“Our exclusive FSX technology is built into all our “KXX-series” [thermal imaging] cameras,” said Kenneth Kiel, regional sales manager, public safety solutions at Teledyne FLIR LLC. “This AI [artificial intelligence] technology gives firefighters greater edge detail in the worst of conditions, which allows firefighters to see objects such as doorways, windows, or victims, that may be missed with ordinary TICs.”


FSX is an advanced non-linear image processing algorithm that preserves detail for a firefighter engaged in interior structural firefighting, an environment where they frequently encounter a highly dynamic range of temperatures that has an impact on TIC imagery. A TIC with FSX technology extracts greater image details (e.g., edges and corners and other fine points) from the original image, enhances them, then re-integrates them with the original image to create pictures that are easier for the user to see, even in the brutal temperature extremes that firefighters encounter every day.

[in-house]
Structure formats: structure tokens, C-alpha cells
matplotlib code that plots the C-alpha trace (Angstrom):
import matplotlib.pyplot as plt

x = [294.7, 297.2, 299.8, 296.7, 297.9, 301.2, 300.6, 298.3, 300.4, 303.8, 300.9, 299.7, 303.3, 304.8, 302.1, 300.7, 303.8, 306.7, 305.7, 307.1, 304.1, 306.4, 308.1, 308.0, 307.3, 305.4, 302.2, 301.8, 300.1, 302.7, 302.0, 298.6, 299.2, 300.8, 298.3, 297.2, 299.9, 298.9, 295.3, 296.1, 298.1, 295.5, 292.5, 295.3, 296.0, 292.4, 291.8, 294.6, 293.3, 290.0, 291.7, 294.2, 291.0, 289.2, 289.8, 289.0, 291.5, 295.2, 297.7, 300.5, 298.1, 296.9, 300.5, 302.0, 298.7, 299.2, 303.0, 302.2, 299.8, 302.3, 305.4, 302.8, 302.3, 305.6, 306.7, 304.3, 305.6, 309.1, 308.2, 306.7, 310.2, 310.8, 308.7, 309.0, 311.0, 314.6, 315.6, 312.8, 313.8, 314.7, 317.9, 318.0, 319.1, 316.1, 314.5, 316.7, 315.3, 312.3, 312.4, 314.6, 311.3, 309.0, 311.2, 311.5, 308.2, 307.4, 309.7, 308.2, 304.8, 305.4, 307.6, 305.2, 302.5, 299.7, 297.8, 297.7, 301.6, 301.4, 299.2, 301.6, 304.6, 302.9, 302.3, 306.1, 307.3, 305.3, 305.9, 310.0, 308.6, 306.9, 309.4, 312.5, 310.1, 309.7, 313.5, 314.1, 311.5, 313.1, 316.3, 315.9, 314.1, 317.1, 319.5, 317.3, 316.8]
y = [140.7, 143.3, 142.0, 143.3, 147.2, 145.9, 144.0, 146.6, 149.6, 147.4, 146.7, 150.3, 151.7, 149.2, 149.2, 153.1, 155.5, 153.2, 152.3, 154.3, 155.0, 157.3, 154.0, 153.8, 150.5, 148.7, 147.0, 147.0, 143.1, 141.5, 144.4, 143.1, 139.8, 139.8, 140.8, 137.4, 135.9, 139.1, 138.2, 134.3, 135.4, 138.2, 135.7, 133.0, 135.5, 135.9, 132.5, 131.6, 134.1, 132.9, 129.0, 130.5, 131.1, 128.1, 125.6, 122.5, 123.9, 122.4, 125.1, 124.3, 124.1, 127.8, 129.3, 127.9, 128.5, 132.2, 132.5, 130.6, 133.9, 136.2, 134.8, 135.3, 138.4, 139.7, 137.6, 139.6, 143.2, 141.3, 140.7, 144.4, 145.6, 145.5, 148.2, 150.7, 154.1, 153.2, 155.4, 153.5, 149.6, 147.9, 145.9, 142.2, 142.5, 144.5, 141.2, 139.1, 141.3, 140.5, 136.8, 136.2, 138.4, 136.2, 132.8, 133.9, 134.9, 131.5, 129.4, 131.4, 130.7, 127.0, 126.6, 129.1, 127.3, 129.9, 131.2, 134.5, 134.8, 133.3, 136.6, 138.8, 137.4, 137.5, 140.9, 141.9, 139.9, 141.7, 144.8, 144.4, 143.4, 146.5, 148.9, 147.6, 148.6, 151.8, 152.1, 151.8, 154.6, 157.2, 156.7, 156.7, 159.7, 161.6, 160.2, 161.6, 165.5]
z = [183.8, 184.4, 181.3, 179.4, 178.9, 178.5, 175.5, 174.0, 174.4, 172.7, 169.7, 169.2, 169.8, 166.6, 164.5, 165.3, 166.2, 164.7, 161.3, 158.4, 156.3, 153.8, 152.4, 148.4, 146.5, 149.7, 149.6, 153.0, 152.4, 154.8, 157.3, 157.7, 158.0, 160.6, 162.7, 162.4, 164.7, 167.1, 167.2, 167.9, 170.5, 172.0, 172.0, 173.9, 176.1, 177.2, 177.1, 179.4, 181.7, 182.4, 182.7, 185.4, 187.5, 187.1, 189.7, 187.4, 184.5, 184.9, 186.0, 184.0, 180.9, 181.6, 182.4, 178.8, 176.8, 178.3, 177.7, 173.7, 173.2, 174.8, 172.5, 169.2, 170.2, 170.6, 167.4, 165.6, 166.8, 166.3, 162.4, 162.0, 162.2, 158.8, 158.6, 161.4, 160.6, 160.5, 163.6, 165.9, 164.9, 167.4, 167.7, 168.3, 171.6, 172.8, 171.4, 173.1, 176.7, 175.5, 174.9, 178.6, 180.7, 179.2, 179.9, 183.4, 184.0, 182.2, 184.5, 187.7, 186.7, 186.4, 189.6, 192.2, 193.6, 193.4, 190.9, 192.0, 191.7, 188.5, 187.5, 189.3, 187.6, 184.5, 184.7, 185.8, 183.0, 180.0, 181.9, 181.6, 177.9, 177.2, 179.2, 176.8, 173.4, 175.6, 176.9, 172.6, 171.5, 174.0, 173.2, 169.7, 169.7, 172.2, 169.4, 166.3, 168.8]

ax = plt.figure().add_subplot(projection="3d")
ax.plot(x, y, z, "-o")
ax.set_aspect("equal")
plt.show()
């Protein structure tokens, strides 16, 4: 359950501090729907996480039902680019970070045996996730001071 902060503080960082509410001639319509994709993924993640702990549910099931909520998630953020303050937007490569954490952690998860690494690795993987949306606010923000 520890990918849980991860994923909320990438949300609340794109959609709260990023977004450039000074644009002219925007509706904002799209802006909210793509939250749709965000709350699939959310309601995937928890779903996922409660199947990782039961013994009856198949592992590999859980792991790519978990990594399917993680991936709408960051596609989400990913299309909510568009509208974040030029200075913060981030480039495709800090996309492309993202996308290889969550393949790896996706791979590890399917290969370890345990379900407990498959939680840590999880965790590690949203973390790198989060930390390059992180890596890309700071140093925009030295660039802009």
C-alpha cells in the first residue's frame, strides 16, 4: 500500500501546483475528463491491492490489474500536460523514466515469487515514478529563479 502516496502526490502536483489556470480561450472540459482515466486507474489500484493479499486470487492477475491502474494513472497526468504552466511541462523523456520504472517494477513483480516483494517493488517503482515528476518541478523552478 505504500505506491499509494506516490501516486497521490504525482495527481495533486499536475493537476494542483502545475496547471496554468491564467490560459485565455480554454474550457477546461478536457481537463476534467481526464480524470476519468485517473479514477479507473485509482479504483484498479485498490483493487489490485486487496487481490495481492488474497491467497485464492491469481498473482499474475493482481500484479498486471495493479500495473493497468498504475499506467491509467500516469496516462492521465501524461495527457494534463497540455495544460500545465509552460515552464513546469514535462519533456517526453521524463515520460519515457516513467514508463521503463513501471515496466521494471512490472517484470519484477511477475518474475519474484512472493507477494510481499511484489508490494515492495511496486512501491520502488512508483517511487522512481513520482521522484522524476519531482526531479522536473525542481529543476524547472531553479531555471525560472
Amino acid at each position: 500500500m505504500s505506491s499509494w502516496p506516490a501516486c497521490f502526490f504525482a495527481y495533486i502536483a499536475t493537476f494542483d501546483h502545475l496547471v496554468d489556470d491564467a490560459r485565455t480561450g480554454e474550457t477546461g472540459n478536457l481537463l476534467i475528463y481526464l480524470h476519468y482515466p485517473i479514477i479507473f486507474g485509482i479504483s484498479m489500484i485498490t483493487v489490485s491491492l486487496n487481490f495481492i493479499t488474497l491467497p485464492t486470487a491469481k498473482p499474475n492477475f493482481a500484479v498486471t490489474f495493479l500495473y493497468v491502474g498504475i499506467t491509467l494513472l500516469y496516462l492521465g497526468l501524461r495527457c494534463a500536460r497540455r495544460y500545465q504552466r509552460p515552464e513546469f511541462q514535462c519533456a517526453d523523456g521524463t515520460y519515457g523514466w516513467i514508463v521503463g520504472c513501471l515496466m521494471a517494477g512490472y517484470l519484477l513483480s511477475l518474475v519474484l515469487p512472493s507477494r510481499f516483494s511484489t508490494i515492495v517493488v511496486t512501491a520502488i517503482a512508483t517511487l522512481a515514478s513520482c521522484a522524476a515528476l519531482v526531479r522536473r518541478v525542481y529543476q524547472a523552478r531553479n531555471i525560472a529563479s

What makes a TIC with FSX technology so much better? The powerful image processing algorithms behind the FSX technology help firefighters see low-contrast targets even when working in environments with wide temperature ranges.

The result? A firefighter gets an ultra-sharp, finer textured image that brings greater definition to more subtle details, enabling them to recognize people, objects, and pathways more accurately in a structure. And that helps a firefighter to make better decisions more quickly when seconds count!

So, there you have it. A quick overview of the new generation of TICs in Teledyne FLIR line of products that can help your people to do their job – wherever that is and whatever it takes place – more safely, effectively, and efficiently.